dnscache(8) - phpMan
dnscache(8) System Manager's Manual dnscache(8)
dnscache - a DNS cache.
This is a reference page. For tutorial information, see the instructions for
home computers (http://cr.yp.to/djbdns/run-cache-home.html),
external caches (http://cr.yp.to/djbdns/run-cache-x.html), or
upgrading from BIND (http://cr.yp.to/djbdns/run-cache-bind-1.html).
dnscache accepts recursive DNS queries from local clients such as web browsers and mail
transfer agents. It collects responses from remote DNS servers. It caches the responses
to save time later.
Normally dnscache is set up by the dnscache-conf(8) program.
dnscache runs chrooted in the directory specified by the $ROOT environment variable, under
the uid and gid specified by the $UID and $GID environment variables.
dnscache listens for incoming UDP packets and TCP connections addressed to port 53 of $IP.
Typically $IP is 127.0.0.1, but it can also be an externally accessible IP address.
dnscache accepts a packet or connection from IP address 126.96.36.199 if it sees a file named
ip/188.8.131.52 or ip/1.2.3 or ip/1.2 or ip/1.
dnscache sends outgoing packets from high ports of $IPSEND. Typically $IPSEND is 0.0.0.0,
meaning the machine's primary IP address.
dnscache reads a seed, up to 128 bytes, from standard input, and passes the seed to
dnscache reads a list of dotted-decimal root server IP addresses, one address per line,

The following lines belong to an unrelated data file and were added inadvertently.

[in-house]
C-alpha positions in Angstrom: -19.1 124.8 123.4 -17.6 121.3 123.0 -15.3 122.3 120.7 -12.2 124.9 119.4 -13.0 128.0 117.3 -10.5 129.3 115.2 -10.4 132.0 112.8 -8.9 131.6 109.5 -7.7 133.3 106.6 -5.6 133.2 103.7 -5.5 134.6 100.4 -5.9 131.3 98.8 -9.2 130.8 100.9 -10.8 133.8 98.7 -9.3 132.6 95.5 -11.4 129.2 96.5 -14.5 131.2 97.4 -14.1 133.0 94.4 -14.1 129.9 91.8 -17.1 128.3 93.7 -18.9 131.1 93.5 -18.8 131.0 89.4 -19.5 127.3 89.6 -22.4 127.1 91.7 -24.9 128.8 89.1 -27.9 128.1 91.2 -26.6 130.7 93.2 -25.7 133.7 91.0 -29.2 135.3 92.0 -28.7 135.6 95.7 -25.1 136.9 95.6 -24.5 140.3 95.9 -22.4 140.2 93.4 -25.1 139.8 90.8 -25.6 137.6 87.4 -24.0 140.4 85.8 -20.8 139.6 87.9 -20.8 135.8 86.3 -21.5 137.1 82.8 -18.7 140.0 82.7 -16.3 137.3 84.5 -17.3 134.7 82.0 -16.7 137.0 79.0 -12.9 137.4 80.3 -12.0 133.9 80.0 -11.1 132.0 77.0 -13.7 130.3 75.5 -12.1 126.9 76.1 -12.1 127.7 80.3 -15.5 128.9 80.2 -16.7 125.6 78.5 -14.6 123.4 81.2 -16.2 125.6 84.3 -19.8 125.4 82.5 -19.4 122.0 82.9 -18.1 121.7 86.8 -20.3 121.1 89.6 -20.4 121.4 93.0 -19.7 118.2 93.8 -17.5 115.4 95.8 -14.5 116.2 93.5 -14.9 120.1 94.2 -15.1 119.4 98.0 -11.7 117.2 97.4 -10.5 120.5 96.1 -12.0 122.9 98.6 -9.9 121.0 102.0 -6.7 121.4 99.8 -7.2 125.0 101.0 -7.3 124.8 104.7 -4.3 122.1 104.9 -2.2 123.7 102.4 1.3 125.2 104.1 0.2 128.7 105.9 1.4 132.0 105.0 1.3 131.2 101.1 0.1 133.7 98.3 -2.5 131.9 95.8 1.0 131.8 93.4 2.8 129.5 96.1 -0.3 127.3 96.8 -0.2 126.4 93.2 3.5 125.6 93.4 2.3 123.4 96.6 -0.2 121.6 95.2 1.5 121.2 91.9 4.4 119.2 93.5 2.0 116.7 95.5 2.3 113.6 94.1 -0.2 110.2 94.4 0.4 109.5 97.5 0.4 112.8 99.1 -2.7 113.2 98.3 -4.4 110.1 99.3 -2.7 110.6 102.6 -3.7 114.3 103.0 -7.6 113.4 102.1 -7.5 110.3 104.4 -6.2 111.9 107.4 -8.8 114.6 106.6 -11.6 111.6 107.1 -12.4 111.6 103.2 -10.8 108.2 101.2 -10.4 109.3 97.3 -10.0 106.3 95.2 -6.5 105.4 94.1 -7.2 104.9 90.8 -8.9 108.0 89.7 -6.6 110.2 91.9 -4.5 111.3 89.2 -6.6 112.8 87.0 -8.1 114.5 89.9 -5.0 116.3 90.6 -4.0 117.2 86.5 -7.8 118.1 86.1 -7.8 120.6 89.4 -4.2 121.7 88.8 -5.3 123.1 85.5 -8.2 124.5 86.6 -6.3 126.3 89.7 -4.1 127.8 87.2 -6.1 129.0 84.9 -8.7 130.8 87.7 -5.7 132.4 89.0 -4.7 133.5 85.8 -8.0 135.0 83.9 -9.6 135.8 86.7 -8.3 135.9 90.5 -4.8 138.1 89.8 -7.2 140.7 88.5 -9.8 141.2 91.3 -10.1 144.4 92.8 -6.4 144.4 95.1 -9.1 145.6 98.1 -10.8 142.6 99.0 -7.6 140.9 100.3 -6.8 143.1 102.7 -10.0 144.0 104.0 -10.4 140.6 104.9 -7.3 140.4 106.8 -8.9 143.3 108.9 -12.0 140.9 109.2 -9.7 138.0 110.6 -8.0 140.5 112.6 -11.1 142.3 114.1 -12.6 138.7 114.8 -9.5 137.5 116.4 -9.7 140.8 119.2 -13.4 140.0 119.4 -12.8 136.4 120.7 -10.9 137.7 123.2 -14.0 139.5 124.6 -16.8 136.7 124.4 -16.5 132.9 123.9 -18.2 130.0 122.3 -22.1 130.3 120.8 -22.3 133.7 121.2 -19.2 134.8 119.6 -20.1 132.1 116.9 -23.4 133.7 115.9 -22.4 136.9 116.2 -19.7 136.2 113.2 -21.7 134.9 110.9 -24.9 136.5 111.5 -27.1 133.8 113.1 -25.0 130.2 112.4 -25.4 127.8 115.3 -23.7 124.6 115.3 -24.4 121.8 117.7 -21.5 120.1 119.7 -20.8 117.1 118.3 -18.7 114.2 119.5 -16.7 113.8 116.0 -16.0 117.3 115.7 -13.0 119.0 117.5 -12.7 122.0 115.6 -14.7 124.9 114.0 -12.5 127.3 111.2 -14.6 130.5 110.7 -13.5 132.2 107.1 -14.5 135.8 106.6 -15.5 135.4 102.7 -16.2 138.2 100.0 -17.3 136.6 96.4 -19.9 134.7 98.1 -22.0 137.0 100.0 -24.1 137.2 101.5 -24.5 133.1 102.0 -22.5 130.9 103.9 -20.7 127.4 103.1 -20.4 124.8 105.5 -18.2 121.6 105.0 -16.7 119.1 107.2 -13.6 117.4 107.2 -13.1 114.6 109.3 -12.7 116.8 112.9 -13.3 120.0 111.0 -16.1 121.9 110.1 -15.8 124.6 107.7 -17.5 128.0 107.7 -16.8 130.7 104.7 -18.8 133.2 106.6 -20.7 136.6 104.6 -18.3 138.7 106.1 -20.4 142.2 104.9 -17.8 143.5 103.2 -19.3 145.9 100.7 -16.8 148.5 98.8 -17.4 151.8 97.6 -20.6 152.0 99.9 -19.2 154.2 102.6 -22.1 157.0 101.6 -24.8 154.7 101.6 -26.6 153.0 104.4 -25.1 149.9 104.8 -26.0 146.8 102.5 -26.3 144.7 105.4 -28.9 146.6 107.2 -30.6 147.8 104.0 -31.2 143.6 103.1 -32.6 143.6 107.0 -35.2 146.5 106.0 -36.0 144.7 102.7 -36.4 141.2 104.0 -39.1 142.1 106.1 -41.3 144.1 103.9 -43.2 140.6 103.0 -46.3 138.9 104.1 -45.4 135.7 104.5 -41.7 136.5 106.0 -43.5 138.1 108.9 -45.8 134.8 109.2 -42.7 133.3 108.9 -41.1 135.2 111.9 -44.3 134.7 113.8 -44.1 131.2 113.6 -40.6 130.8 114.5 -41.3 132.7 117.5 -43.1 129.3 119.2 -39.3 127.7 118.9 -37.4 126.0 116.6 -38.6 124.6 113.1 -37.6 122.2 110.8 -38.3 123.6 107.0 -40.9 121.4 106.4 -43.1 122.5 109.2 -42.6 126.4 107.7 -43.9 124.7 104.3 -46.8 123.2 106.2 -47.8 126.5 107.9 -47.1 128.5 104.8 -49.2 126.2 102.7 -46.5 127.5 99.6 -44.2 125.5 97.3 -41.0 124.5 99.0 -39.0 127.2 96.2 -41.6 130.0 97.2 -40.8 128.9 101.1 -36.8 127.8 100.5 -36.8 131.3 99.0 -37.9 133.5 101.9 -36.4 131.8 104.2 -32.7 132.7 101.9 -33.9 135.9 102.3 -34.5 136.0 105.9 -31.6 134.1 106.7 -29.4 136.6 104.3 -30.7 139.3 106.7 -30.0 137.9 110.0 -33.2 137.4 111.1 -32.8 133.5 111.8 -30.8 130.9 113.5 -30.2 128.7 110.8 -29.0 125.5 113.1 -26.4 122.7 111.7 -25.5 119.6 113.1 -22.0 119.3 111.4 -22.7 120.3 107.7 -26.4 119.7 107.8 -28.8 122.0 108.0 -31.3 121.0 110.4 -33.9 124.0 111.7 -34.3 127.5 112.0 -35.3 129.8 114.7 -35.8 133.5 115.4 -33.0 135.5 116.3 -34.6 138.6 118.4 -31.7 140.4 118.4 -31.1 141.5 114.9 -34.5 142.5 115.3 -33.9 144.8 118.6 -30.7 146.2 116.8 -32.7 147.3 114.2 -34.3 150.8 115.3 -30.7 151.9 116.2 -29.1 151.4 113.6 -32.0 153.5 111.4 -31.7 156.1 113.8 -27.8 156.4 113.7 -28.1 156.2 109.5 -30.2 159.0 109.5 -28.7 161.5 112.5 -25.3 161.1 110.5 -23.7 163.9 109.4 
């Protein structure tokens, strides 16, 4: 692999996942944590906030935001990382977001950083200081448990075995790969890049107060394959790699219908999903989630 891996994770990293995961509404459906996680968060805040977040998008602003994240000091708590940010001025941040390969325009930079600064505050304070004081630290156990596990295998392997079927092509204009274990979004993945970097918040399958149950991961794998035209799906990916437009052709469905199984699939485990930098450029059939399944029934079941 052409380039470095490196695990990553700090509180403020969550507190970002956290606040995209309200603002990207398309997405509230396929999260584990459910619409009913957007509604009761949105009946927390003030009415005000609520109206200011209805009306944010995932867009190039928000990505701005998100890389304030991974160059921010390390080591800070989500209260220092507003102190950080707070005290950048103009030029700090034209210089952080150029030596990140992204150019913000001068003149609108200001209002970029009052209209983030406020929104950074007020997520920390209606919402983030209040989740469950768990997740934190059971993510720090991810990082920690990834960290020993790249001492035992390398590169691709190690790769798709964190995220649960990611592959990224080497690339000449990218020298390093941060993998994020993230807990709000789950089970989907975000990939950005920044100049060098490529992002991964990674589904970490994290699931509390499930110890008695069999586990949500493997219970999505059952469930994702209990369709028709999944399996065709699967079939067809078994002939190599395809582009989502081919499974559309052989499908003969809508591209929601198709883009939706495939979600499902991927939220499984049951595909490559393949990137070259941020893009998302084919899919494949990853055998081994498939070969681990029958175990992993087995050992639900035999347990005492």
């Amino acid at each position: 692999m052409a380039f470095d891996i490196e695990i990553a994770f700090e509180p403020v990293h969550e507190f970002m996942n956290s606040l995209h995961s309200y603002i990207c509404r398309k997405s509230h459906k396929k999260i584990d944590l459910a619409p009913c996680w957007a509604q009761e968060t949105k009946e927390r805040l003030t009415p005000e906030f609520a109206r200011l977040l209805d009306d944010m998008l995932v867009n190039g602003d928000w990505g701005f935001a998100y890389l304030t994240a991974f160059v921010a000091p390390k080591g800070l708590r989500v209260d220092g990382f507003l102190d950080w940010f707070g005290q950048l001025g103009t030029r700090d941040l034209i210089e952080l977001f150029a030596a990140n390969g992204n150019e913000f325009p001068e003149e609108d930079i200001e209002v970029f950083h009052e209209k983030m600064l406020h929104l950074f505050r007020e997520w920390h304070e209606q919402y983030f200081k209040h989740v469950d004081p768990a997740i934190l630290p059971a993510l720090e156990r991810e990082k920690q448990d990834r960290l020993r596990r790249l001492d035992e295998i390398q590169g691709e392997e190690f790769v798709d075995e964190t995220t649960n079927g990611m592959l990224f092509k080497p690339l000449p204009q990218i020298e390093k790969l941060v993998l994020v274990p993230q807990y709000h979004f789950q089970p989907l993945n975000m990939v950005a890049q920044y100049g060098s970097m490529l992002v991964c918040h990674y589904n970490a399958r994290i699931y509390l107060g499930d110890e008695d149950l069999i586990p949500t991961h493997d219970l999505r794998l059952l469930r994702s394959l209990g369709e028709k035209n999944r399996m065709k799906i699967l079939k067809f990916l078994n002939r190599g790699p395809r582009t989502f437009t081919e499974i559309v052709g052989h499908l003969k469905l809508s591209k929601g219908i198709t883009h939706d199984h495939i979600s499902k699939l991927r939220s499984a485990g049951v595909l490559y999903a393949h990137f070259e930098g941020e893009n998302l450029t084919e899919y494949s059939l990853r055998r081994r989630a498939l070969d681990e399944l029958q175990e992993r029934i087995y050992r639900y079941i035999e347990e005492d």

from servers/@. It also scans the servers directory for server IP addresses for other
domains. If there are addresses listed in servers/moon.af.mil, for example, then dnscache
will send queries for anything.moon.af.mil to those addresses, and will not cache records
for anything.moon.af.mil from outside servers such as the root servers.
Versions 1.03 and above: If $FORWARDONLY is set, dnscache treats servers/@ as a list of IP
addresses for other caches, not root servers. It forwards queries to those caches the
same way that a client does, rather than contacting a chain of servers according to NS
dnscache uses a fixed-size table, under 256K, to keep track of as many as 200 simultaneous
UDP queries and 20 simultaneous TCP connections. It also dynamically allocates memory,
usually just a few bytes but occasionally much more, for each active query. If it runs
out of memory handling a query, it discards that query.
dnscache asks the operating system to reserve a 128K buffer for bursts of incoming UDP
queries. In versions 1.03 and above, if a new UDP query arrives when dnscache is already
handling 200 simultaneous UDP queries, dnscache drops the oldest query. If a new TCP con‐
nection arrives when dnscache is already handling 20 simultaneous TCP connections,
dnscache drops the oldest connection.
dnscache uses a fixed-size cache, as controlled by the $CACHESIZE environment variable.
Roughly 5% of the cache is used for a hash table. The rest is used for cache entries
(including 8-byte Y2038-compliant expiration times):
o A sets. 22 bytes plus 4 bytes per address plus the length of the owner name.
o NS sets or PTR sets or CNAME sets. 22 bytes plus the length of the owner name and
all the data names.
o MX sets. 22 bytes plus 2 bytes per MX plus the length of all the names.
o Other record sets. 22 bytes plus 2 bytes per record plus the length of all the
data strings plus the length of the owner name.
o Nonexistent domain or server failure. 22 bytes plus the length of the owner name.
Sets larger than 8192 bytes are not cached.